There are many types of television programming and each type has its own set of audition rules.  It is important to understand the genre you are auditioning for and to be able to adapt yourself to each situation you find yourself in.  Nothing beats a little preparation, and knowing what to expect before you show up can help you prepare for a part.

Styles of AuditionsUnfortunately, not all casting directors have or are willing to spend the time to give you pointers on how to audition well for a particular part or how you can improve your performance, so it is important to get as much information beforehand so you can know what to expect and show up to the audition prepared and at your best.  The following are descriptions of the kinds of programming you may find yourself auditioning for and tips on what to expect and how to perform well.

Multiple-camera sitcoms

Multiple-camera sitcoms (think Cheersor Friends) rehearse for five days before shooting in front of a live audience.  For this type of production the director blocks the show.  Actors are given specific movements to do, words to say, and places to stand.  Writers and producers constantly analyze the script and may change it nightly to make it flow better.  Because of this, you should be prepared to change what you are doing at a moment’s notice.  The lines you spend all night trying to memorize may change the next day and you must be willing to change as well with a pleasant and willing attitude.

This is not the time or the place to paraphrase or change your lines.  The writers/producers have everything the way it is for a reason.  Multiple-camera sitcoms are all about rhythm and timing, and you are expected to be witty and funny while delivering in a specific rhythm with other actors all while making it all look natural.   It goes without saying that a good audition requires excellent timing and precision on the part of the actor.  It’s all about working well with other actors to make something that is precise and well planned look spontaneous and surprising.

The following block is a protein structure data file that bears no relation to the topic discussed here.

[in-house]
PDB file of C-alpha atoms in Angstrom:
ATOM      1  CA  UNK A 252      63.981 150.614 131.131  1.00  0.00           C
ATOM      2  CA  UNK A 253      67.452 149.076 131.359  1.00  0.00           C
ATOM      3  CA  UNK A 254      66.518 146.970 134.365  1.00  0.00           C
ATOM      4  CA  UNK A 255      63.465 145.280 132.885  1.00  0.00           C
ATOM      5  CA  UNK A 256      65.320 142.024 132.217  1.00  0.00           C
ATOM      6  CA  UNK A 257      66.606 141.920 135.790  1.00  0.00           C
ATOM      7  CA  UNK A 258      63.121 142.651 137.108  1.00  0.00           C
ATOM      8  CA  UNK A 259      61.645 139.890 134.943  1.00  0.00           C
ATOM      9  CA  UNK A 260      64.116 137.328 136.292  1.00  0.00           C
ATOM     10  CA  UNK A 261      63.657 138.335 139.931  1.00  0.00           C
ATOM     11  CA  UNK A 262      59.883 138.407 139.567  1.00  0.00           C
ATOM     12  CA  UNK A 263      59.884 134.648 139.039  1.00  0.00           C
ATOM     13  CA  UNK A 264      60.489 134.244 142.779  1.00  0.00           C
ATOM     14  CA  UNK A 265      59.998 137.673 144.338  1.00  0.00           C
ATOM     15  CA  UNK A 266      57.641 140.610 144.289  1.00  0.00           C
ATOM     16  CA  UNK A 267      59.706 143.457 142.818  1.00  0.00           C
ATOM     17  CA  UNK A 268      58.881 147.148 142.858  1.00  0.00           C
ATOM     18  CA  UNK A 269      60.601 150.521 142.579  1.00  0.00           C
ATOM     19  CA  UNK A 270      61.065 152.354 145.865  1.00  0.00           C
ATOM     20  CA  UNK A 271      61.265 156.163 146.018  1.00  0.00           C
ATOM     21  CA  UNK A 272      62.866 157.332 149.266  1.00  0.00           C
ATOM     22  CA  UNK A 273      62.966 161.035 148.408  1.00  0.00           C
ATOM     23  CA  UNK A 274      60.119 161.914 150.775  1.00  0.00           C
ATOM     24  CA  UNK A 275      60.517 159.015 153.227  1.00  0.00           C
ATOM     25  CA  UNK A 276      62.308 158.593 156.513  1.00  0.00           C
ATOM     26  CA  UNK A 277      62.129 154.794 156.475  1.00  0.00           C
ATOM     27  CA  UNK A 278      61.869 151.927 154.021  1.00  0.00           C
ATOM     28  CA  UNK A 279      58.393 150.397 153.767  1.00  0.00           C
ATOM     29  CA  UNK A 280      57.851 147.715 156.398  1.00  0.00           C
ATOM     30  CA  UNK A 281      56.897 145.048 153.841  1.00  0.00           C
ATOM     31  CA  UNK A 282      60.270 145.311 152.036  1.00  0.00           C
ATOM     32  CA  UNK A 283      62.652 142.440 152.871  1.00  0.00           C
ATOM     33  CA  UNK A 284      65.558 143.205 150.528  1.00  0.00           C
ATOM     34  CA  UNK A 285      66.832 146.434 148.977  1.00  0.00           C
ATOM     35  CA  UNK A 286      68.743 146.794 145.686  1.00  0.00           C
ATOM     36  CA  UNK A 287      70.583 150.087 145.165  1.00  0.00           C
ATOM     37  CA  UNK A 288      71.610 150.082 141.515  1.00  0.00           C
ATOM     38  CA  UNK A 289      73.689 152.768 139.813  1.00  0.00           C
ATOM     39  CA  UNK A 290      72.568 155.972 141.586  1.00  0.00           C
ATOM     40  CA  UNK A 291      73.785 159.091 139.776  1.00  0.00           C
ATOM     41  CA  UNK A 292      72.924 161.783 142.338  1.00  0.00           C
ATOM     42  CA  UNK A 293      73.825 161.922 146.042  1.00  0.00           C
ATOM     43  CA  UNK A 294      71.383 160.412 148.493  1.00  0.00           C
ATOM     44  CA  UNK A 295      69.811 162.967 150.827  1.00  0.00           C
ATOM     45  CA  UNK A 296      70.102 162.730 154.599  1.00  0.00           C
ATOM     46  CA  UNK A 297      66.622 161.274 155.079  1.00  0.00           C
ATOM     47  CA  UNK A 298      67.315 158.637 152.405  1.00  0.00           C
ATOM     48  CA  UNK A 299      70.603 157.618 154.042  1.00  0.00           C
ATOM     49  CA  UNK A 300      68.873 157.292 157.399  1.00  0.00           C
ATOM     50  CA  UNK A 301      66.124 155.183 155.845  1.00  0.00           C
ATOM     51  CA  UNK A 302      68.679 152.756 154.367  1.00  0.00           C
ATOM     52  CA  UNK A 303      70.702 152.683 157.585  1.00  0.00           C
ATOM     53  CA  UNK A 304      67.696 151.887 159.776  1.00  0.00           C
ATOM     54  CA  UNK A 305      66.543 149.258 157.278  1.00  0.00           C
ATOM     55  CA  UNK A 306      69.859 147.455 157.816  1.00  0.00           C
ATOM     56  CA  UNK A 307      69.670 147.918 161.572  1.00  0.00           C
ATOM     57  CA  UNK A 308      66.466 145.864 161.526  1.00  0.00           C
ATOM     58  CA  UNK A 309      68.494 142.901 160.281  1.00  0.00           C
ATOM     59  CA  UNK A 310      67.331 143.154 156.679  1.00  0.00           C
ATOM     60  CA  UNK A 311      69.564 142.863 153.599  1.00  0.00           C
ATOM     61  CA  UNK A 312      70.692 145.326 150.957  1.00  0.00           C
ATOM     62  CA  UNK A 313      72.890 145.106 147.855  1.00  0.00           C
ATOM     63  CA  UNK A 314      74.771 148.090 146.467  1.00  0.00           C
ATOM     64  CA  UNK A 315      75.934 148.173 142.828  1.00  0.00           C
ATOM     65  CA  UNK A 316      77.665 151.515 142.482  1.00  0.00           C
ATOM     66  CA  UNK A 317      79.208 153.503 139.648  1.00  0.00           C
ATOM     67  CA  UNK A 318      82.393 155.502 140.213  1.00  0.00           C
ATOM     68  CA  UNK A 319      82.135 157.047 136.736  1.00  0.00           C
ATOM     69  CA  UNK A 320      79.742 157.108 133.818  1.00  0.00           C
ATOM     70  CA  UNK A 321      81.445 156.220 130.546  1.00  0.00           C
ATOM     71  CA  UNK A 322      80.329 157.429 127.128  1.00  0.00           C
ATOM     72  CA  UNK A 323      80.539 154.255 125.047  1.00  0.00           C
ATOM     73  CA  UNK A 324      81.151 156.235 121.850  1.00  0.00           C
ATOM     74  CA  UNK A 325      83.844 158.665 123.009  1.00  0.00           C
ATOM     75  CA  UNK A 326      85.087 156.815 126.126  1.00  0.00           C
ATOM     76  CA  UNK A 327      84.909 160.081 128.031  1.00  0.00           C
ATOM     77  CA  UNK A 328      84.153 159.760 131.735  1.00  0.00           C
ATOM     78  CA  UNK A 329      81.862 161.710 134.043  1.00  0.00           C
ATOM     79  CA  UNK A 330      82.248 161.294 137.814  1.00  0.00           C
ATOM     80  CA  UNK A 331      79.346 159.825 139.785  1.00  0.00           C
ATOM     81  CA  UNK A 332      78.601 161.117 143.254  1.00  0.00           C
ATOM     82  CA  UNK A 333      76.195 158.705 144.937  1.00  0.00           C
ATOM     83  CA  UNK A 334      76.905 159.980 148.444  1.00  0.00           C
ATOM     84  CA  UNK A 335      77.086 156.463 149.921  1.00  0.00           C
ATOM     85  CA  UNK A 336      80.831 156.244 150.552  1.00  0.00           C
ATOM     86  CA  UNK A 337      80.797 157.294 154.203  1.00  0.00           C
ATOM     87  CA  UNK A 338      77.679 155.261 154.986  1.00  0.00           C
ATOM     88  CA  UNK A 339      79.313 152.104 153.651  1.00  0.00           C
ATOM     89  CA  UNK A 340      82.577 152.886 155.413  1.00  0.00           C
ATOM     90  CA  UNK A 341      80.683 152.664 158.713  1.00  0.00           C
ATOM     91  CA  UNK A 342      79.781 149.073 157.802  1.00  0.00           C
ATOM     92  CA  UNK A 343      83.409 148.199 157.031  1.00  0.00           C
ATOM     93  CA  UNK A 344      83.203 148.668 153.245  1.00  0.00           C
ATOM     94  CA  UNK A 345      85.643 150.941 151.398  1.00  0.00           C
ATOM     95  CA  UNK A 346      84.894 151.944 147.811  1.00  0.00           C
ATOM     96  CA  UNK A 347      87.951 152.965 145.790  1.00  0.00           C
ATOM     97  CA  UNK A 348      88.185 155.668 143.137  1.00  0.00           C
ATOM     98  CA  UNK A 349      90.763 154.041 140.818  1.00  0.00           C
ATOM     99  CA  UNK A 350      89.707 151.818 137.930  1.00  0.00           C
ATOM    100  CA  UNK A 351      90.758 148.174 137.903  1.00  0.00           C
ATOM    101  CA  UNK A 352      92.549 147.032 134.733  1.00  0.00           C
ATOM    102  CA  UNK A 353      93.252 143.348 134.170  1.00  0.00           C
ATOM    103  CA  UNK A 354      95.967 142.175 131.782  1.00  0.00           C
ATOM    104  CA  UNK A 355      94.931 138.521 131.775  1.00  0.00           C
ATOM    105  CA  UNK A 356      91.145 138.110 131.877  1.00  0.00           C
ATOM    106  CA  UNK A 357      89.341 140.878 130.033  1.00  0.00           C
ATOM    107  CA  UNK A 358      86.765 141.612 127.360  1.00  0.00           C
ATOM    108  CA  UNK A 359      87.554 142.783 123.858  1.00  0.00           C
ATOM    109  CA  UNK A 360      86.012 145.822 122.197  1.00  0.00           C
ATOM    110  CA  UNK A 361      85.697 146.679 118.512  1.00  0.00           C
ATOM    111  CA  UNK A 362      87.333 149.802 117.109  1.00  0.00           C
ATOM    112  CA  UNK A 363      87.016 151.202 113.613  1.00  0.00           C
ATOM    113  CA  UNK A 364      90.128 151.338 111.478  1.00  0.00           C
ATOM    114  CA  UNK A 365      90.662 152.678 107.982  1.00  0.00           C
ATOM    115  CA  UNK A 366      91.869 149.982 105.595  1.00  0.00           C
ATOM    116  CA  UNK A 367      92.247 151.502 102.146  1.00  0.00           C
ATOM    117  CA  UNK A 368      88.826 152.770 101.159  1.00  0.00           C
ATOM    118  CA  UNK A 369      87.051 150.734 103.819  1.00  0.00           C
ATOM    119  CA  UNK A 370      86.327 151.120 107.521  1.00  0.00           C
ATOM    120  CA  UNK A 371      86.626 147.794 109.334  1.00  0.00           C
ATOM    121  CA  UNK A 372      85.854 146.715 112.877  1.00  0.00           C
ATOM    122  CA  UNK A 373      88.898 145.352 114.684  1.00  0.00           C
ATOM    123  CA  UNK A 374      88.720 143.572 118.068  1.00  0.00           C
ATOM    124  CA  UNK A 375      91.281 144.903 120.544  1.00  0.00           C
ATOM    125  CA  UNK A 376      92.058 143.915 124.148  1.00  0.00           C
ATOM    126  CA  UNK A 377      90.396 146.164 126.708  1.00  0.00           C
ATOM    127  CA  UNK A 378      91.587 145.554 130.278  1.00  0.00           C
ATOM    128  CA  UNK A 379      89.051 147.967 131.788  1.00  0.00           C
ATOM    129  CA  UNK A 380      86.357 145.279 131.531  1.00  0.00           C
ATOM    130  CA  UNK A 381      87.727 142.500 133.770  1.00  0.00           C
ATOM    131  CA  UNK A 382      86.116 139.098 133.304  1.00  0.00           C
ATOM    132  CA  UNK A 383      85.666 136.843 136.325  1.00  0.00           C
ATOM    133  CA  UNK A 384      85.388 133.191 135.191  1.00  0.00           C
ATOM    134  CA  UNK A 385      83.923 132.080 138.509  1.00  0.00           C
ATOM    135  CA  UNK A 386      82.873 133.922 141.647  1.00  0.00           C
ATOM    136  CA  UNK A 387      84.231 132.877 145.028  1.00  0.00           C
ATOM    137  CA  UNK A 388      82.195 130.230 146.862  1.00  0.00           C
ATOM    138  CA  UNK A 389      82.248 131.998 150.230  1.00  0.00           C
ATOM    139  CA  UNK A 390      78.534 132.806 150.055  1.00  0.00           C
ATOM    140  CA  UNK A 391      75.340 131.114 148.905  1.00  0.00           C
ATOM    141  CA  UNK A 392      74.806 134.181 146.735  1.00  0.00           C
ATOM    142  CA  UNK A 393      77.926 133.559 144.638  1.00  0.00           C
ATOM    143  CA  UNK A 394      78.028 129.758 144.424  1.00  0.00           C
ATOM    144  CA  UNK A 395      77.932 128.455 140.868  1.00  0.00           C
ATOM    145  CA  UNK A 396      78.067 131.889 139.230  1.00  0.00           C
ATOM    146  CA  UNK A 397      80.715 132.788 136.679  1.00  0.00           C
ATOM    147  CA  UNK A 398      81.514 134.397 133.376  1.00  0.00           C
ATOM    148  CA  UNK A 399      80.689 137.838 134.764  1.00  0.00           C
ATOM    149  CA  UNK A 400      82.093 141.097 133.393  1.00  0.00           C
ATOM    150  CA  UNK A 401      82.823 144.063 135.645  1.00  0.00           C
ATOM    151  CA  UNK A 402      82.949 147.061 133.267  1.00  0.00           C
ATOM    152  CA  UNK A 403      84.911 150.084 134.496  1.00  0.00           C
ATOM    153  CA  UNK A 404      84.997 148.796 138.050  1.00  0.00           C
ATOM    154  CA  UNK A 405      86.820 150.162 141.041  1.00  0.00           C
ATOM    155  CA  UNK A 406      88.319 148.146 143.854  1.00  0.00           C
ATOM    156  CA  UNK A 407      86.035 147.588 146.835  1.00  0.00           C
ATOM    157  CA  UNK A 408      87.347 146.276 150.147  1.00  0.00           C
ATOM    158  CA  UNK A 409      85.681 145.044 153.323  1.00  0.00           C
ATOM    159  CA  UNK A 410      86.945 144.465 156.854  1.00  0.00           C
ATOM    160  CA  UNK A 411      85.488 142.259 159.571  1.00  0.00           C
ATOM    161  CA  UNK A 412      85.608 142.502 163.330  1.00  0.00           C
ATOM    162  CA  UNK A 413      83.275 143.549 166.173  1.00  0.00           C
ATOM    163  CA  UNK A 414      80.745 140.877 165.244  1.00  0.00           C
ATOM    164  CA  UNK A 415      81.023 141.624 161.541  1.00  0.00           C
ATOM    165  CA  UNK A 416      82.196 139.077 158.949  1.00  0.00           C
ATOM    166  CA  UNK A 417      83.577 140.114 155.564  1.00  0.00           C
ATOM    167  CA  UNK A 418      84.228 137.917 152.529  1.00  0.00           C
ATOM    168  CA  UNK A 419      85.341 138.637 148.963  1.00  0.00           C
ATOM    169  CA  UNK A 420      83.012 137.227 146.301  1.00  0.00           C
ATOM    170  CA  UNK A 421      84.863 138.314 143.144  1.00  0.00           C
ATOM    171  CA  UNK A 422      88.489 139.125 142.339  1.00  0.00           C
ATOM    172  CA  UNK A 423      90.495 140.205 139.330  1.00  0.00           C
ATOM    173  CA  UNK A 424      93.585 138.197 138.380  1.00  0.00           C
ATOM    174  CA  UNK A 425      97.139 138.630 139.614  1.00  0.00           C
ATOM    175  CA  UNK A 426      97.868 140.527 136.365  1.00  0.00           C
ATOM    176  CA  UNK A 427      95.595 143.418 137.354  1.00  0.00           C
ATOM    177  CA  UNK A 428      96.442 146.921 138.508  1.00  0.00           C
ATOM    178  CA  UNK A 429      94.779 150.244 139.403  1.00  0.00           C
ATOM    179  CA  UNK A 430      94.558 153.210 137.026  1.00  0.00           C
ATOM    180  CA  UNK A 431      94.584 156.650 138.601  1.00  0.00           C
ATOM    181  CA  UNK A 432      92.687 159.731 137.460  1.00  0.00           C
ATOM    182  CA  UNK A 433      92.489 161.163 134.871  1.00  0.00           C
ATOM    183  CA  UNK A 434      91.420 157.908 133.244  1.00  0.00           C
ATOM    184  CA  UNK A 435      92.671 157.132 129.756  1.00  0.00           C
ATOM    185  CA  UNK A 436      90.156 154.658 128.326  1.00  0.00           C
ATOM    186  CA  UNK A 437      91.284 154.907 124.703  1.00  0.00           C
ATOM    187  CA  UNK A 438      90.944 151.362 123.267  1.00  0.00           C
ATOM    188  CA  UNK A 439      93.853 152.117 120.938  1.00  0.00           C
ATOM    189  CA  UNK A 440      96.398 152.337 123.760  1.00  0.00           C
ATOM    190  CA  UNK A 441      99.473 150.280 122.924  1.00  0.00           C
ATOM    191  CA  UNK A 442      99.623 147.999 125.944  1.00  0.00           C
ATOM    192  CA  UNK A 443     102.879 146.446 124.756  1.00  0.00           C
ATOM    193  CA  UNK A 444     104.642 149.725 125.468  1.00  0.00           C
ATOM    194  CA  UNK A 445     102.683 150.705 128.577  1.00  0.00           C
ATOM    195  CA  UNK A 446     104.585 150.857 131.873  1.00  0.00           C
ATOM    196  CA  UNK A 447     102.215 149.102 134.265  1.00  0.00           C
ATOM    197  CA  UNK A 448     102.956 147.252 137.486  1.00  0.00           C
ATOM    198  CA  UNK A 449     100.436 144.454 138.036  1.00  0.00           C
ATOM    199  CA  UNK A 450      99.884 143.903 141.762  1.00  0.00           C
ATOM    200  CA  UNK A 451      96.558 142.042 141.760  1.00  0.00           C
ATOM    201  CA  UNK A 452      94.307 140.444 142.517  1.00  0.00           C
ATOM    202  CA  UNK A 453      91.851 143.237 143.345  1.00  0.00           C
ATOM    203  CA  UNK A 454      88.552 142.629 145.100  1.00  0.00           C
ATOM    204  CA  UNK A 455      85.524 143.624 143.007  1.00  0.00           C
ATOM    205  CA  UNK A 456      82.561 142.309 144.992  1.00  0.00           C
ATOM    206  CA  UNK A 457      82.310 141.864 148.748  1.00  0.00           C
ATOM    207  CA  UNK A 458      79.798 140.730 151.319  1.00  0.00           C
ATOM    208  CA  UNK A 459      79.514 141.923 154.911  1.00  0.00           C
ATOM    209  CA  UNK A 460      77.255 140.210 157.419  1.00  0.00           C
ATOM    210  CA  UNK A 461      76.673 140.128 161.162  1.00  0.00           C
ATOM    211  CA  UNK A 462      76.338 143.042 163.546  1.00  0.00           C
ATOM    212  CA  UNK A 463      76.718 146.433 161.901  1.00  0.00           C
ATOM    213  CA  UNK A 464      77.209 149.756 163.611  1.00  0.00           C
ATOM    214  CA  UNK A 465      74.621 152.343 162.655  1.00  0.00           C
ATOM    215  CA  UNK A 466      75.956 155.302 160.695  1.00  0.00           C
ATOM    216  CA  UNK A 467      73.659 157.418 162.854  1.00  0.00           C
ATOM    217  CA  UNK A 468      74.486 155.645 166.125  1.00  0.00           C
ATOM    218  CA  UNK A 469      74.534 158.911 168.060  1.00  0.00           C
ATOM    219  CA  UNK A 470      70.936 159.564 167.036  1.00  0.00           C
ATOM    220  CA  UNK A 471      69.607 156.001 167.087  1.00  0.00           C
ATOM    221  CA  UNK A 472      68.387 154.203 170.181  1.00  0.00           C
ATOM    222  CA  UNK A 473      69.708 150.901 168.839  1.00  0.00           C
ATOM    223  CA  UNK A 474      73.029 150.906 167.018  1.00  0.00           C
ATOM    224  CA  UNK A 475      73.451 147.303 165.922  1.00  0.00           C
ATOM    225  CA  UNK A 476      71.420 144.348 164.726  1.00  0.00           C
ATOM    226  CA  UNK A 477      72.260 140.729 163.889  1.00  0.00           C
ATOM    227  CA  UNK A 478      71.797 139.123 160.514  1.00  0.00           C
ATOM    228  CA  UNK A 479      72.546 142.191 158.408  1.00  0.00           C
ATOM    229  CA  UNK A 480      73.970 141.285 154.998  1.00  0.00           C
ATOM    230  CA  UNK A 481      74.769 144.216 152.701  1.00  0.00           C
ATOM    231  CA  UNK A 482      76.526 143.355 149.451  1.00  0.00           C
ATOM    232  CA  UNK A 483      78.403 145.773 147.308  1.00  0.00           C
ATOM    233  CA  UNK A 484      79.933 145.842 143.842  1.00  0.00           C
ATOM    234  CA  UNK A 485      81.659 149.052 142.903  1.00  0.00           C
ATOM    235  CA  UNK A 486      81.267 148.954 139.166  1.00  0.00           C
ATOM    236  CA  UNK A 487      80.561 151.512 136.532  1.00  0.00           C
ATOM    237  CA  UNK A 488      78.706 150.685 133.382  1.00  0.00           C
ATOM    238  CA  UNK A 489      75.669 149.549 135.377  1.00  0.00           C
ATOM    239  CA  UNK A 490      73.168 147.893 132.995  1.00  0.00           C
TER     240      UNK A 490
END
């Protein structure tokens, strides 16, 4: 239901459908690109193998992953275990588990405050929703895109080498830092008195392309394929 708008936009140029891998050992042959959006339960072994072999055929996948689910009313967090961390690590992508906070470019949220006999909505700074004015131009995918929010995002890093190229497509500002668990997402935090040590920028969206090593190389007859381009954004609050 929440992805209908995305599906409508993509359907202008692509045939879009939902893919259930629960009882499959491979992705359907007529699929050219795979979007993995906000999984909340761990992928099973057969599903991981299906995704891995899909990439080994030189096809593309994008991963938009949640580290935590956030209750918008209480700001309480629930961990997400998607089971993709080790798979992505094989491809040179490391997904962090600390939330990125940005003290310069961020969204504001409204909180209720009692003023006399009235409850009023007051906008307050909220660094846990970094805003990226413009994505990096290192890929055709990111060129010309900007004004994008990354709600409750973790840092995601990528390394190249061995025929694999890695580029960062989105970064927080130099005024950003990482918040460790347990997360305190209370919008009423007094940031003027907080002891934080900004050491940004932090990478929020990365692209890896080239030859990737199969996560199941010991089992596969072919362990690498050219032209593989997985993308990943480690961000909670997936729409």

One-camera comedies

One-camera comedies (think Scrubsor The Office) are shot in five days but are usually done so out of sequence.  Days are long and there is little or no time for rehearsal.  You must be able to concentrate on what you are doing with out needing too much direction or personal attention from the director, who is busy worrying about a hundred other things.

Because there is little feedback from the director, you should be able to keep self-doubt from harming your performance.  If you easily get caught up in a cycle of wondering how well you are doing or whether or not the director likes you, then you will find that it will have a negative effect on your concentration, which, in turn, will have a negative impact on your performance.  One-camera comedies are also not the place to ask a lot of questions.  The crew is busy with other things and so it is best to do your job and keep out of the way.

One-camera comedies differ from multi-camera sitcoms in the style of acting required.  It’s less about witty repartee and more about being funny in a subtle, idiosyncratic way.  You can be funny just by the look you give in reaction to something someone else has just said or by the special presence you bring with you into the room.  These types of scenes are hard to do well.